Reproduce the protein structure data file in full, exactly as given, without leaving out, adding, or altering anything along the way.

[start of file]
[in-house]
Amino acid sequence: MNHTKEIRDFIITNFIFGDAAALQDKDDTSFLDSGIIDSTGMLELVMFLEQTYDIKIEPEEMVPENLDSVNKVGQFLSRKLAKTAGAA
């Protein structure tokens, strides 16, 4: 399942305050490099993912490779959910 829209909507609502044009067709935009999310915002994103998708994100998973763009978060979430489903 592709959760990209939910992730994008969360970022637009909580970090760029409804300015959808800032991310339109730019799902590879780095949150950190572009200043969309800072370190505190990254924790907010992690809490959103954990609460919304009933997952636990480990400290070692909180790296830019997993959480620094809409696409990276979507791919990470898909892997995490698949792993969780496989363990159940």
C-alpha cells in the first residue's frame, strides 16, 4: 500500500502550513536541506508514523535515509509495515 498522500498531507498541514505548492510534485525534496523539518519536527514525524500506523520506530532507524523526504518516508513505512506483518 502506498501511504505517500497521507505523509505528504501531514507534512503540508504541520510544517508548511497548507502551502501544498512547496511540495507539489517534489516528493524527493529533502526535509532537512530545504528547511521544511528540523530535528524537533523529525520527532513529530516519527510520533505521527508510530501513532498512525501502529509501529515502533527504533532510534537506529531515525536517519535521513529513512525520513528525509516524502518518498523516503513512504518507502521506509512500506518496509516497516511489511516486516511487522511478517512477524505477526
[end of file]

[in-house]
Amino acid sequence: MNHTKEIRDFIITNFIFGDAAALQDKDDTSFLDSGIIDSTGMLELVMFLEQTYDIKIEPEEMVPENLDSVNKVGQFLSRKLAKTAGAA
């Protein structure tokens, strides 16, 4: 399942305050490099993912490779959910 829209909507609502044009067709935009999310915002994103998708994100998973763009978060979430489903 592709959760990209939910992730994008969360970022637009909580970090760029409804300015959808800032991310339109730019799902590879780095949150950190572009200043969309800072370190505190990254924790907010992690809490959103954990609460919304009933997952636990480990400290070692909180790296830019997993959480620094809409696409990276979507791919990470898909892997995490698949792993969780496989363990159940």
C-alpha cells in the first residue's frame, strides 16, 4: 500500500502550513536541506508514523535515509509495515 498522500498531507498541514505548492510534485525534496523539518519536527514525524500506523520506530532507524523526504518516508513505512506483518 502506498501511504505517500497521507505523509505528504501531514507534512503540508504541520510544517508548511497548507502551502501544498512547496511540495507539489517534489516528493524527493529533502526535509532537512530545504528547511521544511528540523530535528524537533523529525520527532513529530516519527510520533505521527508510530501513532498512525501502529509501529515502533527504533532510534537506529531515525536517519535521513529513512525520513528525509516524502518518498523516503513512504518507502521506509512500506518496509516497516511489511516486516511487522511478517512477524505477526